from the ThomRainer.com blog linked HERE
Have you ever had a cringe moment listening to church announcements?
Most of you are probably nodding your head affirmatively.
So what are the biggest factors in bad church announcements? Here are seven of the deadliest:
- Not beginning on time. Most church announcements precede the worship service. If they begin late, the entire service is thrown out of kilter.
- Not being scripted. It is best for the person making announcements to have a verbatim script that he or she has rehearsed. For the more accomplished speakers, detailed notes are a minimum.
- Going too long. Announcements should be crisp, clear, and brief. Don’t take time away from prayer, music, and preaching in the worship service.
- Trying to be funny. Church announcements are not the place to try your infamous humor. And don’t try to tell jokes. You will go too long and the jokes will probably fall flat.
- Speaking in code. Here is an example of an announcement made in code: “The MYPL will meet in Santuck 183 instead of their regular place. If you have any questions, you can ask Dorothy who will be at her usual spot after the service.” Here is a clear test to make sure you aren’t speaking in code: Could a first-time guest understand exactly what you are saying if they knew nothing about your church?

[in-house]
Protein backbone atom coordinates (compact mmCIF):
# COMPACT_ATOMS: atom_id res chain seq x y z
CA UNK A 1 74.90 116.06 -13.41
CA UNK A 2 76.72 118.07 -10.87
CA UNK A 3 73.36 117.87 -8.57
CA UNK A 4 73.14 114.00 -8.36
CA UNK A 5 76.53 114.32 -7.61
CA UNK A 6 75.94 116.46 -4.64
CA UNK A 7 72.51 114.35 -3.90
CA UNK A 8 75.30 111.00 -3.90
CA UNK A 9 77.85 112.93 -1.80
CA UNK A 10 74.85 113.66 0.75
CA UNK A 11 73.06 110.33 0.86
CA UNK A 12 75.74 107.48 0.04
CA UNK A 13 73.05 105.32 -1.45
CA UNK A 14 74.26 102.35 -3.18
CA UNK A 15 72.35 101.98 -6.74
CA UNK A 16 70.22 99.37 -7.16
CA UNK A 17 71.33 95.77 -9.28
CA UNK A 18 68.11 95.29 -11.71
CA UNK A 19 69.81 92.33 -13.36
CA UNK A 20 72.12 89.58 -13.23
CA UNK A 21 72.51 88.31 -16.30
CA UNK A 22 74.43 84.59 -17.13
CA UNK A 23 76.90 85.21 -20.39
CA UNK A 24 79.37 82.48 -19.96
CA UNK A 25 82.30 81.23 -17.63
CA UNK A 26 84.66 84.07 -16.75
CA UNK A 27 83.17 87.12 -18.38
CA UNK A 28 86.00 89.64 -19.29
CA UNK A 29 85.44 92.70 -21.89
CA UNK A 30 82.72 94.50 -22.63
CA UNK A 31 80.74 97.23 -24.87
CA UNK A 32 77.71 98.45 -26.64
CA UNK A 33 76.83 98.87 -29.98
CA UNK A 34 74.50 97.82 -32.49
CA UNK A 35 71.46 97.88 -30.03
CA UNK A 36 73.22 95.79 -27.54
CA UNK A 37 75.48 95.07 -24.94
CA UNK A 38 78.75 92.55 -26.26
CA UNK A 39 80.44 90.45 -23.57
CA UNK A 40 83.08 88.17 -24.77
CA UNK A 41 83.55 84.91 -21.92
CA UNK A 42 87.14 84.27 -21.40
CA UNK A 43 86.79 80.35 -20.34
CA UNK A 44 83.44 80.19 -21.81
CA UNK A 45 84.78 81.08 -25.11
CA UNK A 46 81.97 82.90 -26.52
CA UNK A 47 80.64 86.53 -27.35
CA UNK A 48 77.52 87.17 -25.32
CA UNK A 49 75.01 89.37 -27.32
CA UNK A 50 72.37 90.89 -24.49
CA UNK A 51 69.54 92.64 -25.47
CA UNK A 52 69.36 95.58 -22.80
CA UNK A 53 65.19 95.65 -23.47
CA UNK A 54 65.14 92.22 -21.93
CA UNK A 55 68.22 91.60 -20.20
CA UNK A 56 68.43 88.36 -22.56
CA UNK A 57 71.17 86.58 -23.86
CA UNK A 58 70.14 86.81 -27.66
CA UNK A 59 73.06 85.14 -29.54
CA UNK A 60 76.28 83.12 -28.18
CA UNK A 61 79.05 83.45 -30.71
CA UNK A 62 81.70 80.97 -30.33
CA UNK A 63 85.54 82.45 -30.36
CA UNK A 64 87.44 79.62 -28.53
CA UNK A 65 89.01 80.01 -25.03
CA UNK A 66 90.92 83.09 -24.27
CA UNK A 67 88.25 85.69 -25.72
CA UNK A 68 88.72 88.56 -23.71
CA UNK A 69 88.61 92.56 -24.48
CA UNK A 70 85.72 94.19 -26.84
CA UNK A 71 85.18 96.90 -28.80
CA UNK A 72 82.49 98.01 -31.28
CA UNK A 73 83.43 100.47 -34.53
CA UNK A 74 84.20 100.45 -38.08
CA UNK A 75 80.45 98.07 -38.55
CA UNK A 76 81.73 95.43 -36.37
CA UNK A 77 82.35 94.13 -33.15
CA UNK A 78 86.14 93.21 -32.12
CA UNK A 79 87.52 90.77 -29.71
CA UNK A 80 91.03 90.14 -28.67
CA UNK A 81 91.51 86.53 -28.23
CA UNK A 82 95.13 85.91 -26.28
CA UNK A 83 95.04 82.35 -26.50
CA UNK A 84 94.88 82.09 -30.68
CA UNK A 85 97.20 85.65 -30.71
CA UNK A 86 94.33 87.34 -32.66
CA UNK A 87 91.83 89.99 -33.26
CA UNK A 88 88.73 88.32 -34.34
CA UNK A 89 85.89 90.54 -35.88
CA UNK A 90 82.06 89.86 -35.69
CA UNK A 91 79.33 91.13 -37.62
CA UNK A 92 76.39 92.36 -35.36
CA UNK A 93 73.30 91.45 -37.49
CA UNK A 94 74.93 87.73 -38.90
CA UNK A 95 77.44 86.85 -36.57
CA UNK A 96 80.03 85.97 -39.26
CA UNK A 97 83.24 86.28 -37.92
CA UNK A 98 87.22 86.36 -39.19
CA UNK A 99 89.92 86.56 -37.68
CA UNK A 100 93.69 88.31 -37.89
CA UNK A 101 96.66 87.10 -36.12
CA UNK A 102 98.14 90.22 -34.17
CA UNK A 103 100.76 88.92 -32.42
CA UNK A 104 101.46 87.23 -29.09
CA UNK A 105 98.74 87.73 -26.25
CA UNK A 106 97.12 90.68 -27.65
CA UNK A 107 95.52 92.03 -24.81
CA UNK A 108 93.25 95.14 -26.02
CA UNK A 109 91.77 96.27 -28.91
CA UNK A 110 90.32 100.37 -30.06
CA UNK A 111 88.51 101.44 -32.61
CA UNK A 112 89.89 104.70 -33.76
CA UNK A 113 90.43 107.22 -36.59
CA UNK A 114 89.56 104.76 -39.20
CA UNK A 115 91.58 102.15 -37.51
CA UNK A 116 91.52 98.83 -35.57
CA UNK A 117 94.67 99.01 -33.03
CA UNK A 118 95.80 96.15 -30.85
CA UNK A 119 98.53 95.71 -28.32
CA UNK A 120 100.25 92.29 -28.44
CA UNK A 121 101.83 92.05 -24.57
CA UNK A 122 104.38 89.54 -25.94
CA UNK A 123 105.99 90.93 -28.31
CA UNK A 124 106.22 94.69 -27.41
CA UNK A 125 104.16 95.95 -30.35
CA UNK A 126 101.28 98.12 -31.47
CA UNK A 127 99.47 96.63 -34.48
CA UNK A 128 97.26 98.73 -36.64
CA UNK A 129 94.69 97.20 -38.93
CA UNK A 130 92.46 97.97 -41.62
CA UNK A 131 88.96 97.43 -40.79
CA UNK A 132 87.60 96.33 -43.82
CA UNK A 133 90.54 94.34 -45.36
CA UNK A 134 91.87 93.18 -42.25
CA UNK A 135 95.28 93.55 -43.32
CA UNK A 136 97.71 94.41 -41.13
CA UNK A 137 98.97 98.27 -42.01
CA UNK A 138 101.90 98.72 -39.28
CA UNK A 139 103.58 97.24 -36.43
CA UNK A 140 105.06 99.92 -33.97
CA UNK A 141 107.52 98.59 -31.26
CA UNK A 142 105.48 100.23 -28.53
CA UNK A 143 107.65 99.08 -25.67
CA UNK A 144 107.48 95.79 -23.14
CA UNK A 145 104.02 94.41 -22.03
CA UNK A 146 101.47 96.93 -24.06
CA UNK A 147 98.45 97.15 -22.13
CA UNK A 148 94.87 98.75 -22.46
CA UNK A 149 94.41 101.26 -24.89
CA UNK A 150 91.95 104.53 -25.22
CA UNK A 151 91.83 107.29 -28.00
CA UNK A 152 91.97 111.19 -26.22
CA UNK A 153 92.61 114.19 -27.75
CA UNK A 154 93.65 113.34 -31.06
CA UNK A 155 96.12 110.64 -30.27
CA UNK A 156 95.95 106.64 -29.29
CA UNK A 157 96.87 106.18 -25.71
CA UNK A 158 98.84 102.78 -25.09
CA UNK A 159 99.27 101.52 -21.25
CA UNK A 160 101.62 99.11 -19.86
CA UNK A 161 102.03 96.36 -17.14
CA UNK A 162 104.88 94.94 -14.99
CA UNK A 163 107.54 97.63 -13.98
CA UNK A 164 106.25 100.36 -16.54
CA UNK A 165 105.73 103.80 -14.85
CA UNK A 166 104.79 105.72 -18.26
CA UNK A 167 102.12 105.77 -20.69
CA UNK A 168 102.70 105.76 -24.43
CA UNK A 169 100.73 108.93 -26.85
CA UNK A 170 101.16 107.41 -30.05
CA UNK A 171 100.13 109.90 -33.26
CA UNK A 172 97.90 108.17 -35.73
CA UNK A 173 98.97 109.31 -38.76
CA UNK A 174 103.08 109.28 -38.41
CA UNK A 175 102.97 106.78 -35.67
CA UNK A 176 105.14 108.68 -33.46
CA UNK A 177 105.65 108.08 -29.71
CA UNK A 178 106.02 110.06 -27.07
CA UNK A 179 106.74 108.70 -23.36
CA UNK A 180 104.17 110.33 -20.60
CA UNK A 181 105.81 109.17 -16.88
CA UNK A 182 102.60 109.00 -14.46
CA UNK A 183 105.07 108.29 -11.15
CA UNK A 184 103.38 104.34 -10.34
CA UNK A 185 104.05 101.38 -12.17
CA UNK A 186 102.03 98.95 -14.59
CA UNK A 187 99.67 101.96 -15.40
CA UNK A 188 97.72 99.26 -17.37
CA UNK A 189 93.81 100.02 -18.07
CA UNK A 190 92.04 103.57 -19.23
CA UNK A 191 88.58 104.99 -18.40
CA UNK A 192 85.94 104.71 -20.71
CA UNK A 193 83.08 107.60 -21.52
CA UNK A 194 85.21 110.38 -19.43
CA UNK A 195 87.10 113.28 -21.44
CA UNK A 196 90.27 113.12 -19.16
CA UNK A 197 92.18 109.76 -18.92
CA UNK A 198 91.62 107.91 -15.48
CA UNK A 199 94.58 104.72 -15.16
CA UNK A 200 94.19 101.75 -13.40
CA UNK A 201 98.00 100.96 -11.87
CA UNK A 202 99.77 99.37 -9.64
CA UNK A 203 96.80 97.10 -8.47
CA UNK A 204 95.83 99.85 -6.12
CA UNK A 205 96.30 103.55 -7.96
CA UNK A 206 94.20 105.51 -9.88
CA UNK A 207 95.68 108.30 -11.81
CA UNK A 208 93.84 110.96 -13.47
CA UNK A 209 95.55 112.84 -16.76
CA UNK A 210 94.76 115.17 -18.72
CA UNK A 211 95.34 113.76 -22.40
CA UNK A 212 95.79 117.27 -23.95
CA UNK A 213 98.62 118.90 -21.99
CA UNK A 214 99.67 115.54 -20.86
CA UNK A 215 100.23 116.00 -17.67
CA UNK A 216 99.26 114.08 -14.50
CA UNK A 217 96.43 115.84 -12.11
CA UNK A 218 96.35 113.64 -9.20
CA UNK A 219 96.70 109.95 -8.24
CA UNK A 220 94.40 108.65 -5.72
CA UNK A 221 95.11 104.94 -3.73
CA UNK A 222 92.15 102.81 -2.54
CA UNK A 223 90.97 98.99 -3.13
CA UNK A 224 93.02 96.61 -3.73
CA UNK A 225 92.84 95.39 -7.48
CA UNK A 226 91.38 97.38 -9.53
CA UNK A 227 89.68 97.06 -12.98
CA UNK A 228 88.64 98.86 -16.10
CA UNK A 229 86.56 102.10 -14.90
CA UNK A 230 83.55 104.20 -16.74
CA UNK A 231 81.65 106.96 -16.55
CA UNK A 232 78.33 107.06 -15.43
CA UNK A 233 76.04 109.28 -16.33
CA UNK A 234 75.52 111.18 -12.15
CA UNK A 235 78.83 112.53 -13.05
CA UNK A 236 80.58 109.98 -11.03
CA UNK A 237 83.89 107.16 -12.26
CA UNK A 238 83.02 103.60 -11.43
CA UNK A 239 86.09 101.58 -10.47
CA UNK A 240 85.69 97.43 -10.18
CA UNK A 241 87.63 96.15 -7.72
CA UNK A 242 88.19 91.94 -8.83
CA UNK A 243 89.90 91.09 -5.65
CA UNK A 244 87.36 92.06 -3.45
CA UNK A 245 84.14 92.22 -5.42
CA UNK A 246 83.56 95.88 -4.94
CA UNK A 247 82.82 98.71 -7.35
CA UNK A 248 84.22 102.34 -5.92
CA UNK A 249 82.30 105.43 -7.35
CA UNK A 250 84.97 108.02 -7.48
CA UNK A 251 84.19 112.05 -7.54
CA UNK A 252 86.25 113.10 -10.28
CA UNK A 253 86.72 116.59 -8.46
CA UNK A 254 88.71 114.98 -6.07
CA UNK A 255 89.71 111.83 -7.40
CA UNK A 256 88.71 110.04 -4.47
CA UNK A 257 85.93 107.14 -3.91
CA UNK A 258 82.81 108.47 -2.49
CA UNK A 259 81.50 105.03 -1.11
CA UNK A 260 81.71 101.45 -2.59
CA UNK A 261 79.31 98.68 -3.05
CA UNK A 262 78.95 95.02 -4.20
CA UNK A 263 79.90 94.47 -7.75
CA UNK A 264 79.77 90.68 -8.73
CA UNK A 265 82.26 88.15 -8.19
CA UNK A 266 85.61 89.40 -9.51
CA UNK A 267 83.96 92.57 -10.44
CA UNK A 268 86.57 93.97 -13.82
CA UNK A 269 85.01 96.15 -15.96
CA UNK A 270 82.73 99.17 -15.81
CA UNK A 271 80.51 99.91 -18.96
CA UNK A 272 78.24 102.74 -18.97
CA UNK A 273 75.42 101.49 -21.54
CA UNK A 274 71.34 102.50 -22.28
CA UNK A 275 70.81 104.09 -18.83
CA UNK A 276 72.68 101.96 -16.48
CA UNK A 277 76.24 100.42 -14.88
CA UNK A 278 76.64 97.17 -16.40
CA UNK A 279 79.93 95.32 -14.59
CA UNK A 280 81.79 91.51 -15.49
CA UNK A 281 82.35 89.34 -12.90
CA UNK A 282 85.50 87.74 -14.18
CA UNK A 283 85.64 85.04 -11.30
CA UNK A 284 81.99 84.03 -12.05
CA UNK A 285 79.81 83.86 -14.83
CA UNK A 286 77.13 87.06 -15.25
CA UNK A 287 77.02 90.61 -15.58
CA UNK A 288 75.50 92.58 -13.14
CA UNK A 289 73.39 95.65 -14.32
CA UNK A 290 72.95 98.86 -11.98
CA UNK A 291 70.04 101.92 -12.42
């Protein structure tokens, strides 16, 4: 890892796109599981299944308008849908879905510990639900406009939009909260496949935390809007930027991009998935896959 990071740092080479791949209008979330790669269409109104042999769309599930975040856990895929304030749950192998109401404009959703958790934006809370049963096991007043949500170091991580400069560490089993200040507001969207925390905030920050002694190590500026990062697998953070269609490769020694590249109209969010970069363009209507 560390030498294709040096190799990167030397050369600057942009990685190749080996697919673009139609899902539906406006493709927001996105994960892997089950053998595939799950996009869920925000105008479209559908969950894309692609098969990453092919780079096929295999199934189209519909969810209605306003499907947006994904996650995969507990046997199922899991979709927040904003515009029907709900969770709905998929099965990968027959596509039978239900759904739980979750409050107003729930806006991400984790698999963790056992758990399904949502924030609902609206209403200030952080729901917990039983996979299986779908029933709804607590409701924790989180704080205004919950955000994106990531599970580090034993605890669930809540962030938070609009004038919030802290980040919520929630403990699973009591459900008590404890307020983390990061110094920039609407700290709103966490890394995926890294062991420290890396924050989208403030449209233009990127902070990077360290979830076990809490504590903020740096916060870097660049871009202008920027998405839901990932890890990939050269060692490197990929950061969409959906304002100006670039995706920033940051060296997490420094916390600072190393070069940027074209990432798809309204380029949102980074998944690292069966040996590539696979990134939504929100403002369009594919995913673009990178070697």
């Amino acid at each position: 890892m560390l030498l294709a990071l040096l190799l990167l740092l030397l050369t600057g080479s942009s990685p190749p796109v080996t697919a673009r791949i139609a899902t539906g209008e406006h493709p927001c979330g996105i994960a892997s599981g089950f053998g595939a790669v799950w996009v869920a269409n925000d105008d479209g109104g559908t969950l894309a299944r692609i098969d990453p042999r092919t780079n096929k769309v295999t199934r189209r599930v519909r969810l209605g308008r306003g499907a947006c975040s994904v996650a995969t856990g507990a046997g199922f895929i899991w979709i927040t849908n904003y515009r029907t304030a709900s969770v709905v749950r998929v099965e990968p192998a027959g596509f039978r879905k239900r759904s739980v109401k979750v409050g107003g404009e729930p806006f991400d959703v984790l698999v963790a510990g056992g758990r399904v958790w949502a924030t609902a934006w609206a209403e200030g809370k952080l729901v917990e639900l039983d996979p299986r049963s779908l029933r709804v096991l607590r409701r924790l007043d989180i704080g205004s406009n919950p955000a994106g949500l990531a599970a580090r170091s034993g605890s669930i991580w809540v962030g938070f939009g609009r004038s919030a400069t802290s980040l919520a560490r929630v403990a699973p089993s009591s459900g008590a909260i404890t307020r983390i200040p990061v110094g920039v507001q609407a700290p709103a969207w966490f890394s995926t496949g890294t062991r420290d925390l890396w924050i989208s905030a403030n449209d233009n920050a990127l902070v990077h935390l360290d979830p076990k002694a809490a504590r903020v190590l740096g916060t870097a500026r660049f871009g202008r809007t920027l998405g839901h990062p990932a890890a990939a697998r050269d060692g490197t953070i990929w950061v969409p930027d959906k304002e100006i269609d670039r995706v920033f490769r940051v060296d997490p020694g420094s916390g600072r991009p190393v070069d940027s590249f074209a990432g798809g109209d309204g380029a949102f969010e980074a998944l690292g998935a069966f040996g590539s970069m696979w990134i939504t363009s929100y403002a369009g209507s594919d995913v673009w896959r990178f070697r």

- Asking others for information in the announcements. Have you ever been in a church service where the person making announcements says something like these words: “Hey, Jim, how long do you think your meeting will last on Monday night?” Cringe moment. Awkward moment. Bad announcements.
- Taking personal privilege. I once spoke at a church where the man making announcements decided “to take a moment of personal privilege.” He then proceeded to tell us about his double hernia surgery, and how grateful he was for the prayers. He even got choked up and had to pause for an interminable moment. Don’t get me wrong. The sentiment was nice. And hernias are nothing to laugh about. Especially double hernias. But the announcements were really not the place and time for his comments.
Some churches are avoiding the “announcements risk” by eliminating them altogether. Instead they are keeping announcements confined to the newsletter, website, emails, or texts. Other churches have video announcements, either recorded in house or by an outside firm.